# How do we find pareto optimal points in a 2 goods simple exhange economy? [closed]

Suppose there are 2 individuals in a simple exchange economy with utilities $U_{1}= ax_{1} + x_{2}$ and $U_{2}= y_{1}y_{2}$.

Endowments are $(x_{1},x_{2})=(4,0)$ and $(y_{1},y_{2})=(1,5)$.

We are asked the values of $a$ such that the above allocation is pareto optimal.

The answer as given is $MRS_{A} \ge MRS_{B}$ implies pareto optimal.

How did we arrive here?

URL for reference: http://www.econschool.in/stuff-of-interest/anotherpost/dse-2013-q34

URL for actual problem: http://www.econschool.in/stuff-of-interest/anotherpost/dse-2013-q34

• Have you tried to understand how to derive the answer? – Herr K. Apr 13 '17 at 18:07
• @denesp I wonder why this post is voted to close as off-topic when the one who posted the question has mentioned the source of the problem which contains both the answer and the question, and the intention of the poster is to clarify his doubts - clearly indicating it is not a homework question and the intention of the poster is not to cheat but to understand. – Amit May 12 '17 at 3:50
• @Amit I did not get a notification of this comment, I guess because I did not post anything under this question. As it has been explained by others on meta "how" is not a very clear question. As a side note: Disclosing your conflicts of interest would be nice when launching such a petition. – Giskard May 14 '17 at 20:48
• I only posted this because I wanted to understand how we arrived at the solution. I already had the solution but had no idea of the underlying concept. The solution does not help me in any way in the sense that I'm not an economics student and hence wasn't giving any test etc. At that point of time. @Amit thank you for the elegant solution. Drawing ICs in the edgeworth box is a beautiful way to solve. And I cannot get more detailed than "how", because solution is just one line. There's no part of solution I can specifically point out that I didn't understand. – Arshdeep Singh Duggal May 16 '17 at 6:04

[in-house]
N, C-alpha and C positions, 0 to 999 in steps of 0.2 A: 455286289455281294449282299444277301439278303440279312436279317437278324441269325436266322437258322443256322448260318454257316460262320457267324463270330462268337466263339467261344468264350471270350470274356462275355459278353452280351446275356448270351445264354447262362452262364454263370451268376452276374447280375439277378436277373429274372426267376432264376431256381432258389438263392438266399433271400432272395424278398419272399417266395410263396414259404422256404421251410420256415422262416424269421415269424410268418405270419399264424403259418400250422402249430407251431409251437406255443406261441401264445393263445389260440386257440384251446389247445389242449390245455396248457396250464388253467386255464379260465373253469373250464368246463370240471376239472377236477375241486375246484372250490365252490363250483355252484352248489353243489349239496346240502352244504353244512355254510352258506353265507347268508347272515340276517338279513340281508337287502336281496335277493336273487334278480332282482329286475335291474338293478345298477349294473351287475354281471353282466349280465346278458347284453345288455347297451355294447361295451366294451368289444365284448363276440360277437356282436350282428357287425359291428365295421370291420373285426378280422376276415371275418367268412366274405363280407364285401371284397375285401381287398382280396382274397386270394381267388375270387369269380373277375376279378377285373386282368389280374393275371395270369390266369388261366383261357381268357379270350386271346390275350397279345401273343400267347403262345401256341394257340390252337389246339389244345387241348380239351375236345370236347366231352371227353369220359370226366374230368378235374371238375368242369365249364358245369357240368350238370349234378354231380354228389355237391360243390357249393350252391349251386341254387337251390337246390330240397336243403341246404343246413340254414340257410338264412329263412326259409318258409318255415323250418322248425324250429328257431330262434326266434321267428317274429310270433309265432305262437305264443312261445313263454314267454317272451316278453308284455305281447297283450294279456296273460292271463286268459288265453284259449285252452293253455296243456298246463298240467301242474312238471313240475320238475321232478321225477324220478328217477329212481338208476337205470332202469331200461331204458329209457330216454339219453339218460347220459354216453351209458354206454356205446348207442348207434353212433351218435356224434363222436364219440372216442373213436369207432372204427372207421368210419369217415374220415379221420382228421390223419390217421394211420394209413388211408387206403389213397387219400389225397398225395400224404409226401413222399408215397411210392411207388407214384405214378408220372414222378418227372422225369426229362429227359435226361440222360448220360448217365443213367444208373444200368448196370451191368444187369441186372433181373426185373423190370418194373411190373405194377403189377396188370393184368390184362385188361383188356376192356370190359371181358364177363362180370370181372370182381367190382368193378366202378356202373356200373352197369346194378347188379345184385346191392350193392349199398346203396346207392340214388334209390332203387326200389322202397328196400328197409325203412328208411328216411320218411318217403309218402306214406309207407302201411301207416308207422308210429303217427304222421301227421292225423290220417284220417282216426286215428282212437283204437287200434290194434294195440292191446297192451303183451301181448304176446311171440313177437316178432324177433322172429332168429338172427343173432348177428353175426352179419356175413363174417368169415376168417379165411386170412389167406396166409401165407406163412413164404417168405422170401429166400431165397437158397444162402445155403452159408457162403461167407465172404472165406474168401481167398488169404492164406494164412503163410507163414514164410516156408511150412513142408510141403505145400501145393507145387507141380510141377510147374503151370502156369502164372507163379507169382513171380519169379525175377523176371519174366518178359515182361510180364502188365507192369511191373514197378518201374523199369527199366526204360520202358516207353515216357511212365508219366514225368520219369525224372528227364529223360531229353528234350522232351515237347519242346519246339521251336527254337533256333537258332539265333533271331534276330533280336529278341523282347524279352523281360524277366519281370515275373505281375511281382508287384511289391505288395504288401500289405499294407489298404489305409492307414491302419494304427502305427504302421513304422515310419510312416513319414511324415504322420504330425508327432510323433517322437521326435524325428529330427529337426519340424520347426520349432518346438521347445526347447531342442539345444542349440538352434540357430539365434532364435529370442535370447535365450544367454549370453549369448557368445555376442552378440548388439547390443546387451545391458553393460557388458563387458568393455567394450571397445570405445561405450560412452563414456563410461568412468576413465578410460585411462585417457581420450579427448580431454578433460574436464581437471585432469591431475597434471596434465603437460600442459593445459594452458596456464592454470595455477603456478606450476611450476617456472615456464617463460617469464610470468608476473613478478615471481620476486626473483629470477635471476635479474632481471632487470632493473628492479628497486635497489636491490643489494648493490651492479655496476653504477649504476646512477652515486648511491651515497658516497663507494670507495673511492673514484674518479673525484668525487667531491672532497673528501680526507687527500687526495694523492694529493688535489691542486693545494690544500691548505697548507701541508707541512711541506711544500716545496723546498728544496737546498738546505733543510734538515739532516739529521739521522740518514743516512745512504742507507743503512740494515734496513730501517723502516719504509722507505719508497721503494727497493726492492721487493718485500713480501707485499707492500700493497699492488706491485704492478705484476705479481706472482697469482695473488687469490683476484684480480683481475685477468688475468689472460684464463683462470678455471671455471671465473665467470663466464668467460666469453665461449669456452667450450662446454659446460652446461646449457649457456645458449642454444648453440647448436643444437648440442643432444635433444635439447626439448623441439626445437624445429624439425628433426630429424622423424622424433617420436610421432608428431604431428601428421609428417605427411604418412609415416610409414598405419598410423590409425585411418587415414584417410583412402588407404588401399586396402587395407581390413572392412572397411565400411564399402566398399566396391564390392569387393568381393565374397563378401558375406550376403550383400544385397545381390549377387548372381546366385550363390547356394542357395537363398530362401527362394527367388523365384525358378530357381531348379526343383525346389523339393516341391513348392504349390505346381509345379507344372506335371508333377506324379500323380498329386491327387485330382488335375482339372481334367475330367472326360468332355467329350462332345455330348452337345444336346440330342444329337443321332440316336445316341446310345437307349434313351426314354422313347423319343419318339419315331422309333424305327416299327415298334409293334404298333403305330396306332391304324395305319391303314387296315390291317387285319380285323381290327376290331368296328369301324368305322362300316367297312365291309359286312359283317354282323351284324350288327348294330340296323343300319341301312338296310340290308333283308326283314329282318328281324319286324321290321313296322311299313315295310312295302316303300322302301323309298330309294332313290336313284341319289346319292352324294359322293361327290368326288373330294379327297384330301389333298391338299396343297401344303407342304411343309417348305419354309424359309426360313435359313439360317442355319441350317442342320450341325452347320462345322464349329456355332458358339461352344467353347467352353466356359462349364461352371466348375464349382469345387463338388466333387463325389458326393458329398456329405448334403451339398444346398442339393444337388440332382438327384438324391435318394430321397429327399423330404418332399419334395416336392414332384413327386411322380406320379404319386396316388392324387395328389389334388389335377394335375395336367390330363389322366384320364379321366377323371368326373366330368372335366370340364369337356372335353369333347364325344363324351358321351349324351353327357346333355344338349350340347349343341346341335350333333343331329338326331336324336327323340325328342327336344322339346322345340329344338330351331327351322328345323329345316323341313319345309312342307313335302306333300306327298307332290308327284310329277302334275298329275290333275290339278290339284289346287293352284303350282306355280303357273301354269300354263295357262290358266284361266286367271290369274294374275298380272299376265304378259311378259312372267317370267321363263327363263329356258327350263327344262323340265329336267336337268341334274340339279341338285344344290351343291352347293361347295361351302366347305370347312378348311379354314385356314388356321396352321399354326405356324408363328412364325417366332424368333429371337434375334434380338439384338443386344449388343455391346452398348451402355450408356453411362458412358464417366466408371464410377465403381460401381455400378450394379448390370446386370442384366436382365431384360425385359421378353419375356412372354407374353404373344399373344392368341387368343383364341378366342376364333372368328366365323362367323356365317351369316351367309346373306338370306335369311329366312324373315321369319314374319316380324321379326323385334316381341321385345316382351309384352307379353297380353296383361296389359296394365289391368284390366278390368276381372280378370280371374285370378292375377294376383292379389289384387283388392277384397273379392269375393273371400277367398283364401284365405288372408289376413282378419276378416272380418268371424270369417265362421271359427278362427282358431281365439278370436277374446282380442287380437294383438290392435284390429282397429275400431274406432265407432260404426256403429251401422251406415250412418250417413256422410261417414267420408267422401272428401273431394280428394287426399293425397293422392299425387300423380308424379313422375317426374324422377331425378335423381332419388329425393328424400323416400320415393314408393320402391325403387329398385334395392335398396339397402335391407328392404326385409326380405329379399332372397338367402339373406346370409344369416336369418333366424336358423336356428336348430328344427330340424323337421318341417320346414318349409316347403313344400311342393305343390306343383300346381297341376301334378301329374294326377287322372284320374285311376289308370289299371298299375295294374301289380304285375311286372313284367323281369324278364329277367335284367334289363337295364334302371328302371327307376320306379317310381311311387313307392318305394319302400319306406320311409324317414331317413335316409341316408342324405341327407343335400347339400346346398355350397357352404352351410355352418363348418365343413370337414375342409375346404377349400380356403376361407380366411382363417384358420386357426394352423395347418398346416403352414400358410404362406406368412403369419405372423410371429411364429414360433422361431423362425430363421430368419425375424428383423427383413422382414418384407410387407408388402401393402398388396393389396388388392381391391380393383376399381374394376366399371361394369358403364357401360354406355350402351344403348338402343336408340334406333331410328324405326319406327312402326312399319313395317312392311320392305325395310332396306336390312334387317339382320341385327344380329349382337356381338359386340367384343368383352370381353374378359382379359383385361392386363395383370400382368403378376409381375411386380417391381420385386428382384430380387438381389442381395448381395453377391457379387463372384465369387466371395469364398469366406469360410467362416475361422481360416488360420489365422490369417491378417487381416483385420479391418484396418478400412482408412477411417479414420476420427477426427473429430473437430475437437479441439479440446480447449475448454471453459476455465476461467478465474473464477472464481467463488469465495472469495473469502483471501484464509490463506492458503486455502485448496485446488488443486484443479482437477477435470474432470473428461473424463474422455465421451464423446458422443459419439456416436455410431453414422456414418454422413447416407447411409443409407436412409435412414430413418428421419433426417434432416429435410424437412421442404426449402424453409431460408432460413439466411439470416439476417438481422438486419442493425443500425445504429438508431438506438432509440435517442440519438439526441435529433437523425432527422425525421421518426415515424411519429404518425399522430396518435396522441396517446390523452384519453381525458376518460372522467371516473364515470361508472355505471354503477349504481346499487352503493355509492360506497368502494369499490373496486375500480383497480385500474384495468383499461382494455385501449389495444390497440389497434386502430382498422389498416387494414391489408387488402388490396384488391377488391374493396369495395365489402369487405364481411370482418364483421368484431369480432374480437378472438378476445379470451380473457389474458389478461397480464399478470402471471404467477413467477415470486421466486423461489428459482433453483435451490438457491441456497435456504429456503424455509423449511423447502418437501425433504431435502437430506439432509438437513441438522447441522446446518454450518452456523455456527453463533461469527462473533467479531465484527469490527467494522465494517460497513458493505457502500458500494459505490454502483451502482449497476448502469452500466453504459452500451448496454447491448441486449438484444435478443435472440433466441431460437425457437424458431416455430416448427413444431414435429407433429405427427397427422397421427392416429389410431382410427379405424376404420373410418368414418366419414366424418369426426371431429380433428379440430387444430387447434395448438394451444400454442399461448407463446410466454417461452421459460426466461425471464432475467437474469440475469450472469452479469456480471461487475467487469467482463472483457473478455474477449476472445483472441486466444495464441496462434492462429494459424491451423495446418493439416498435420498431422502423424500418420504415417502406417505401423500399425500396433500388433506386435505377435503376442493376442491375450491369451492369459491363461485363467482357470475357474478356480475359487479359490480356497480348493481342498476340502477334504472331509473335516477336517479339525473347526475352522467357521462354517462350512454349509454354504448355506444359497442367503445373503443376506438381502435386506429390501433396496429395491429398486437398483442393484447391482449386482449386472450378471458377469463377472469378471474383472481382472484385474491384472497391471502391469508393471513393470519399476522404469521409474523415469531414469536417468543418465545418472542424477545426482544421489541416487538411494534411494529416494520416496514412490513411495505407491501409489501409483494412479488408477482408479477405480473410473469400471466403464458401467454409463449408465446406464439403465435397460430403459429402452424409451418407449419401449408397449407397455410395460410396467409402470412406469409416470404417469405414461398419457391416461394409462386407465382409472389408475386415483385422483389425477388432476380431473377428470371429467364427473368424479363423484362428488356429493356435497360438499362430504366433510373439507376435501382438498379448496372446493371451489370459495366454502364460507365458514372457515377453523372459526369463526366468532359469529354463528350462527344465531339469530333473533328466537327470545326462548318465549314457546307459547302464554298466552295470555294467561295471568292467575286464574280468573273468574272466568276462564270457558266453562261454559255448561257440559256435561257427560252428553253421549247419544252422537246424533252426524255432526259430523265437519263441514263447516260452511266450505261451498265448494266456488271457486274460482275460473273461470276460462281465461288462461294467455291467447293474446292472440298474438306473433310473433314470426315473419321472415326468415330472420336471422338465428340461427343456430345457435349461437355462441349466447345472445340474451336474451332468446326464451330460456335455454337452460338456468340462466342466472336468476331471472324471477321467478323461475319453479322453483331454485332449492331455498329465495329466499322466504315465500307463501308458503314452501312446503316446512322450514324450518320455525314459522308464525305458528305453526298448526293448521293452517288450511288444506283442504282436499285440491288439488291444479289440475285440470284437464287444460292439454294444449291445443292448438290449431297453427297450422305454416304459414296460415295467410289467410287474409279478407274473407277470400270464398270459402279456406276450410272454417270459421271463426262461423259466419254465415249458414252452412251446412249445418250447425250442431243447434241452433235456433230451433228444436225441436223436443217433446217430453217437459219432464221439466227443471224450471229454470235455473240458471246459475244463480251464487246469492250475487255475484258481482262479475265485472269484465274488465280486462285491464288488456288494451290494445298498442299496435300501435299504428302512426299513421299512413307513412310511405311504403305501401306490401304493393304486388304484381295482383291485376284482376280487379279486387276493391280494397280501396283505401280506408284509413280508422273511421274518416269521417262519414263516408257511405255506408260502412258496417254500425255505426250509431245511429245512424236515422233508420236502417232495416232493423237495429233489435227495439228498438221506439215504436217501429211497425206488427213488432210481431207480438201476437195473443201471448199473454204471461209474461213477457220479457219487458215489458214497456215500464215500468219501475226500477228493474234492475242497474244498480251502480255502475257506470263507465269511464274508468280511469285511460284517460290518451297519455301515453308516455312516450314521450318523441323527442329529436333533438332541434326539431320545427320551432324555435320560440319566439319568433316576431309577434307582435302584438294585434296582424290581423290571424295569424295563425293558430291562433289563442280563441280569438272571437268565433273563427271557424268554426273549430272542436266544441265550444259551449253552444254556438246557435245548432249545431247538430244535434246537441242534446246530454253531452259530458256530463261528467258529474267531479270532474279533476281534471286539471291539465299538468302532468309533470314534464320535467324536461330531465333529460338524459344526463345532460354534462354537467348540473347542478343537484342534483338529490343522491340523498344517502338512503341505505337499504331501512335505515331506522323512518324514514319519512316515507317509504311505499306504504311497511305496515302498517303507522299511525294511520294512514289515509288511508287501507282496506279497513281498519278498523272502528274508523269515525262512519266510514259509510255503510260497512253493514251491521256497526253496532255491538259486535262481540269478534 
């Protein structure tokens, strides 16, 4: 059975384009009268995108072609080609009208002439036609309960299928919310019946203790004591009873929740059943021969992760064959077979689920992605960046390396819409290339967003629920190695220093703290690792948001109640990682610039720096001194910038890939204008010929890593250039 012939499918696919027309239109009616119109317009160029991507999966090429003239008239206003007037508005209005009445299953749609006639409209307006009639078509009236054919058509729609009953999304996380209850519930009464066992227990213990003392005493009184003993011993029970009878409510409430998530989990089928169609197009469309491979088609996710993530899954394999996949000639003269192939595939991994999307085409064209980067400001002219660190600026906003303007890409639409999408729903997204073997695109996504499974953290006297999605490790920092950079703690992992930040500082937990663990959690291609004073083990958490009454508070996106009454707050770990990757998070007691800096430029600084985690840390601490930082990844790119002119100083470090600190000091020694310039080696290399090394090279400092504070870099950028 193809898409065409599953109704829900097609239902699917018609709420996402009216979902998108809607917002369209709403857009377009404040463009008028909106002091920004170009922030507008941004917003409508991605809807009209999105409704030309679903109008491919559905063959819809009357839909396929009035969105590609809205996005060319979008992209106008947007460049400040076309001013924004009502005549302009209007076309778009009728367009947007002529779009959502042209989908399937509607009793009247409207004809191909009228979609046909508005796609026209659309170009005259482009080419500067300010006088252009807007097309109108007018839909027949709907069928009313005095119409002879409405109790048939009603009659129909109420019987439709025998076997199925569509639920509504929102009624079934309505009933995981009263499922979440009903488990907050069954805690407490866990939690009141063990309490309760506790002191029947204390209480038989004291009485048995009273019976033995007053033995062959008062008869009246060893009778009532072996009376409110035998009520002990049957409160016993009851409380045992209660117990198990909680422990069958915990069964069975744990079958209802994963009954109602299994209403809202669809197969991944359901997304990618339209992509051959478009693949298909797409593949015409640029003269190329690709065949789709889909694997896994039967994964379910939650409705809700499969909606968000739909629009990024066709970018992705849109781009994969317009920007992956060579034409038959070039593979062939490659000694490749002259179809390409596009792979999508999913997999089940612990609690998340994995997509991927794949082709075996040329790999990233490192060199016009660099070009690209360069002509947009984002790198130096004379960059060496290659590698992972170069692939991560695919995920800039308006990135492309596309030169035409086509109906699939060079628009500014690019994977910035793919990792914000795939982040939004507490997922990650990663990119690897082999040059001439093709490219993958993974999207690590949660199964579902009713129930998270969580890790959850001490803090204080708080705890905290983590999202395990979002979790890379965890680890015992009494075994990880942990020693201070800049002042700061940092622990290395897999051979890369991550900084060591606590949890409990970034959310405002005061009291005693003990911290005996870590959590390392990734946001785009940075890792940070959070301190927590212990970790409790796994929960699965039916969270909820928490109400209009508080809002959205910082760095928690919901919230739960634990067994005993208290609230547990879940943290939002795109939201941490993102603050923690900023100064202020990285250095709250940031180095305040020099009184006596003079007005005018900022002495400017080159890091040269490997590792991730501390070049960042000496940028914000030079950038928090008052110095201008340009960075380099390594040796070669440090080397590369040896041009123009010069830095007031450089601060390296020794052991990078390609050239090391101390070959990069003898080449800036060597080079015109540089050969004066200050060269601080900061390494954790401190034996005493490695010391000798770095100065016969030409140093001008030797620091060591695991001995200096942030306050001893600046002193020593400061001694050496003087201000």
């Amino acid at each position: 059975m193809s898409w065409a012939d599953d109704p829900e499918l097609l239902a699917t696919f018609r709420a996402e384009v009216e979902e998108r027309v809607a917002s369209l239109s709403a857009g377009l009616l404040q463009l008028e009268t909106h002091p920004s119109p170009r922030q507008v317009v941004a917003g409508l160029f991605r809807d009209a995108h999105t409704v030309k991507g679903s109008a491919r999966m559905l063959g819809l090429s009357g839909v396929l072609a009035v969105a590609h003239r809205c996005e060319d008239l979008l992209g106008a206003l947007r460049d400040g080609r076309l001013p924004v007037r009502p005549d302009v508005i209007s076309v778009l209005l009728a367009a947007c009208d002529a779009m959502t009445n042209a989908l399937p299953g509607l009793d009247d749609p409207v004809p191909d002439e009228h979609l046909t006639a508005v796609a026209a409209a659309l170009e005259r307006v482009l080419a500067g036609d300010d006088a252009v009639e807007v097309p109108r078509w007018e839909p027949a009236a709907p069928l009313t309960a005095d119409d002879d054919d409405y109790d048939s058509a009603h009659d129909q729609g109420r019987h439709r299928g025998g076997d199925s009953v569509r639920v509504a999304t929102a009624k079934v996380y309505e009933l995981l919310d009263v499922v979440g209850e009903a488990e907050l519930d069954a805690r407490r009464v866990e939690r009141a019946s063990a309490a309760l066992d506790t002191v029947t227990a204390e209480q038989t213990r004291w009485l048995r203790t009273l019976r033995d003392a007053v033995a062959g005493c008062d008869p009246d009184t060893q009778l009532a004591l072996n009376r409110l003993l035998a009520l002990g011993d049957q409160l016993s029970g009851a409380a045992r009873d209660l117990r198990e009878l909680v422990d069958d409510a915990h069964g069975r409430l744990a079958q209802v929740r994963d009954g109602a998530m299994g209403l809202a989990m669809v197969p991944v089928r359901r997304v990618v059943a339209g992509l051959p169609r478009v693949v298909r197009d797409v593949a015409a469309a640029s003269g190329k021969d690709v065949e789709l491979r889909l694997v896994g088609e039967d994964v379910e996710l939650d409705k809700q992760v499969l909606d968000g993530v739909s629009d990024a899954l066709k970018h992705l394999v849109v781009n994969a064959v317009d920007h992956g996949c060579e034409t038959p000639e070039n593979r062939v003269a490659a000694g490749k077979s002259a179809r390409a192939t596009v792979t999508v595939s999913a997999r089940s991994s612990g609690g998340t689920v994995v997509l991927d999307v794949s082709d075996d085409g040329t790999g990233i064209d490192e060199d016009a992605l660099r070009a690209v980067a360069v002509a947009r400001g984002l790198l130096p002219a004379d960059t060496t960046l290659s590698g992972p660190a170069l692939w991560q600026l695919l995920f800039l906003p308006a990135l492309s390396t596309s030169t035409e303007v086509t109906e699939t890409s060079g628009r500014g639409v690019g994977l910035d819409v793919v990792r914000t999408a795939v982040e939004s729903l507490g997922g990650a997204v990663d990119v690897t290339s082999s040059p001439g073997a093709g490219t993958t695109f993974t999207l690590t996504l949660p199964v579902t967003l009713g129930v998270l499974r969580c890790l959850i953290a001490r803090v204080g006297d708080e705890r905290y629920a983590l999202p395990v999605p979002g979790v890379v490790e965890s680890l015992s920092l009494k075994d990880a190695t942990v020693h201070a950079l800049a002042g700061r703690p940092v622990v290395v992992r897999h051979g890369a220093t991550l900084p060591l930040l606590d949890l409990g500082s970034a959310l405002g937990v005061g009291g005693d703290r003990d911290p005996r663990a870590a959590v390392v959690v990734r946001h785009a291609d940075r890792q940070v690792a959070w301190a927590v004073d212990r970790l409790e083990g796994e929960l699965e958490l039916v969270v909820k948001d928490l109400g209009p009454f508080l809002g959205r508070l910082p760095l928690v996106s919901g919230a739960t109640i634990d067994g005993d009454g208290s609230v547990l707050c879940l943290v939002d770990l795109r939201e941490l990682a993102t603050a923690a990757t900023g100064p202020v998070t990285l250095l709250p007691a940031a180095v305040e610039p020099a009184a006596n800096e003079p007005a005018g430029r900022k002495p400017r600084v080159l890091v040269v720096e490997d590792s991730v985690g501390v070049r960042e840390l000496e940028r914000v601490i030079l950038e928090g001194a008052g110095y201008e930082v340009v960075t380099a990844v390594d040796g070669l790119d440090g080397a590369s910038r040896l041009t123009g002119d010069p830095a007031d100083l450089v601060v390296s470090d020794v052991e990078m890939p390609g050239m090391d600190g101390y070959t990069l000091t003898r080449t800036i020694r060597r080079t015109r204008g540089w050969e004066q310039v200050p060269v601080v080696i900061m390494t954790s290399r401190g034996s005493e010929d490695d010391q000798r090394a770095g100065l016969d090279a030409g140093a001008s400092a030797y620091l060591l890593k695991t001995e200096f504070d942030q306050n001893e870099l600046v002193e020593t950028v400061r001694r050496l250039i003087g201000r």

• With regards to reopening the question, I think that this one is a close one. However, I think that the OP should explain which part of the answer they don't understand. Otherwise, the answer posted here might just restate the provided answer. – jmbejara Jun 6 '17 at 3:28

The following plot has the answer to your question, observe it carefully: $$MRS_1=MRS_2$$
and then solving for $a$
We know, that $MRS_1=$ $MU_{x_1}\over{MU_{x_2}}$ $=$ $\partial U_1 \over{\partial x_1}$$\div \partial U_1\over\partial x_2 = a\over1 =a and similarly MRS_2= MU_{y_1} \over{MU_{y_2}} = y_2\over{y_1} now plug in endowment values respectively which gives$$a= {5\over{1}} \Longrightarrow a=5$$\therefore the above allocation is pareto optimal when a=5 •$$MRS_1=MRS_2$$is only required in interior points. The allocation given in the question is not an interior point. – Giskard Apr 13 '17 at 21:46 • @denesp the question cited is talking about envy free allocation and I'm giving the answer for Pareto optimal – FreakconFrank Apr 13 '17 at 22:26 • So am I. Consider the extreme example of$U_A(x_1,x_2) = 2x_1 + x_2$and$U_B(x_1,x_2) = x_1 + 2x_2$. The allocation where$A$gets (1,0) and$B$get (0,1) is clearly PO but$MRS_A = 2 \neq 1/2 = MRS_B$. The same will be true in some cases in this question. – Giskard Apr 14 '17 at 7:51 • At the corner, condition for Pareto optimality is MRS$ = a\geq 5\$. Refer to my answer for the picture proof: economics.stackexchange.com/a/16270/11824 – Amit Apr 14 '17 at 7:52